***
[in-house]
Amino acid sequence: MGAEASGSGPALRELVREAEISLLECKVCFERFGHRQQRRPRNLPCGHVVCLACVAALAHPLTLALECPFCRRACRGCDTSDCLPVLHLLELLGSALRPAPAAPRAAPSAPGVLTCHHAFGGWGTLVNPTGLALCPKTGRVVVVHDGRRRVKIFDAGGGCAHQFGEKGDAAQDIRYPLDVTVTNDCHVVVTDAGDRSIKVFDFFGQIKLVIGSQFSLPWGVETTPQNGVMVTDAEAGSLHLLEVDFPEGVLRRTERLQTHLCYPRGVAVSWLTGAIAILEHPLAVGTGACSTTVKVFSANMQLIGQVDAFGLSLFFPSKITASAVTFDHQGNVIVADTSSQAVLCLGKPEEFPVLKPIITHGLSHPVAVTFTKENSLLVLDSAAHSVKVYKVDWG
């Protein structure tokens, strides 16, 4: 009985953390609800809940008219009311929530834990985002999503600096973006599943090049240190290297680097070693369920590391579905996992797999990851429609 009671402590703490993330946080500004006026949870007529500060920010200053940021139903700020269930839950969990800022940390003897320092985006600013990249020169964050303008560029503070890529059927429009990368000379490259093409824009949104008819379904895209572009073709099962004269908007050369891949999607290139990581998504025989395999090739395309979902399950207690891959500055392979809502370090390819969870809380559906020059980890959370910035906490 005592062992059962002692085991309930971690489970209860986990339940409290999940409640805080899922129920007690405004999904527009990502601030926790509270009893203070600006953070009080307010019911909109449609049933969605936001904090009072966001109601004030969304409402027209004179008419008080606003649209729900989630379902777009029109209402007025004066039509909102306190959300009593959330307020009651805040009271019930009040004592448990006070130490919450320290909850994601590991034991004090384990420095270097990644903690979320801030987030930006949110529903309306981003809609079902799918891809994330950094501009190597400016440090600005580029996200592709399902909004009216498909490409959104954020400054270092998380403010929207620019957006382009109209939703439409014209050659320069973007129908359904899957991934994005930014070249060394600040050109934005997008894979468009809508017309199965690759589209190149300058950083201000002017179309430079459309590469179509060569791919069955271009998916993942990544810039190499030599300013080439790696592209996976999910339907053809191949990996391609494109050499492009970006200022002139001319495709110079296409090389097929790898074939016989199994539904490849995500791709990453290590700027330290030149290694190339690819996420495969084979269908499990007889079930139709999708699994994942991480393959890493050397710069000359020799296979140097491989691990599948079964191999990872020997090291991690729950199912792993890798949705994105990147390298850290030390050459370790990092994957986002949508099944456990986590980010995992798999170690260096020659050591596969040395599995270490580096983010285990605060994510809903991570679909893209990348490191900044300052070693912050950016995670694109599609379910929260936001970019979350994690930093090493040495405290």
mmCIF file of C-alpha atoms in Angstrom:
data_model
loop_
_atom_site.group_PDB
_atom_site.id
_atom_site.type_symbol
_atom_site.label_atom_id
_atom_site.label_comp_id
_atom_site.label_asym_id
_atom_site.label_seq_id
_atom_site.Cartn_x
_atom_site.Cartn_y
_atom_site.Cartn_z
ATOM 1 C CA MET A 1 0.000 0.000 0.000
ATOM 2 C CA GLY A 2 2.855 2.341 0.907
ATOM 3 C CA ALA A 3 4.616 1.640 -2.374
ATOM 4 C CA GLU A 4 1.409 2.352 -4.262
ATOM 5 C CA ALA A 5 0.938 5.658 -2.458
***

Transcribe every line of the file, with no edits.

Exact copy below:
[in-house]
Amino acid sequence: MGAEASGSGPALRELVREAEISLLECKVCFERFGHRQQRRPRNLPCGHVVCLACVAALAHPLTLALECPFCRRACRGCDTSDCLPVLHLLELLGSALRPAPAAPRAAPSAPGVLTCHHAFGGWGTLVNPTGLALCPKTGRVVVVHDGRRRVKIFDAGGGCAHQFGEKGDAAQDIRYPLDVTVTNDCHVVVTDAGDRSIKVFDFFGQIKLVIGSQFSLPWGVETTPQNGVMVTDAEAGSLHLLEVDFPEGVLRRTERLQTHLCYPRGVAVSWLTGAIAILEHPLAVGTGACSTTVKVFSANMQLIGQVDAFGLSLFFPSKITASAVTFDHQGNVIVADTSSQAVLCLGKPEEFPVLKPIITHGLSHPVAVTFTKENSLLVLDSAAHSVKVYKVDWG
């Protein structure tokens, strides 16, 4: 009985953390609800809940008219009311929530834990985002999503600096973006599943090049240190290297680097070693369920590391579905996992797999990851429609 009671402590703490993330946080500004006026949870007529500060920010200053940021139903700020269930839950969990800022940390003897320092985006600013990249020169964050303008560029503070890529059927429009990368000379490259093409824009949104008819379904895209572009073709099962004269908007050369891949999607290139990581998504025989395999090739395309979902399950207690891959500055392979809502370090390819969870809380559906020059980890959370910035906490 005592062992059962002692085991309930971690489970209860986990339940409290999940409640805080899922129920007690405004999904527009990502601030926790509270009893203070600006953070009080307010019911909109449609049933969605936001904090009072966001109601004030969304409402027209004179008419008080606003649209729900989630379902777009029109209402007025004066039509909102306190959300009593959330307020009651805040009271019930009040004592448990006070130490919450320290909850994601590991034991004090384990420095270097990644903690979320801030987030930006949110529903309306981003809609079902799918891809994330950094501009190597400016440090600005580029996200592709399902909004009216498909490409959104954020400054270092998380403010929207620019957006382009109209939703439409014209050659320069973007129908359904899957991934994005930014070249060394600040050109934005997008894979468009809508017309199965690759589209190149300058950083201000002017179309430079459309590469179509060569791919069955271009998916993942990544810039190499030599300013080439790696592209996976999910339907053809191949990996391609494109050499492009970006200022002139001319495709110079296409090389097929790898074939016989199994539904490849995500791709990453290590700027330290030149290694190339690819996420495969084979269908499990007889079930139709999708699994994942991480393959890493050397710069000359020799296979140097491989691990599948079964191999990872020997090291991690729950199912792993890798949705994105990147390298850290030390050459370790990092994957986002949508099944456990986590980010995992798999170690260096020659050591596969040395599995270490580096983010285990605060994510809903991570679909893209990348490191900044300052070693912050950016995670694109599609379910929260936001970019979350994690930093090493040495405290």
mmCIF file of C-alpha atoms in Angstrom:
data_model
loop_
_atom_site.group_PDB
_atom_site.id
_atom_site.type_symbol
_atom_site.label_atom_id
_atom_site.label_comp_id
_atom_site.label_asym_id
_atom_site.label_seq_id
_atom_site.Cartn_x
_atom_site.Cartn_y
_atom_site.Cartn_z
ATOM 1 C CA MET A 1 0.000 0.000 0.000
ATOM 2 C CA GLY A 2 2.855 2.341 0.907
ATOM 3 C CA ALA A 3 4.616 1.640 -2.374
ATOM 4 C CA GLU A 4 1.409 2.352 -4.262
ATOM 5 C CA ALA A 5 0.938 5.658 -2.458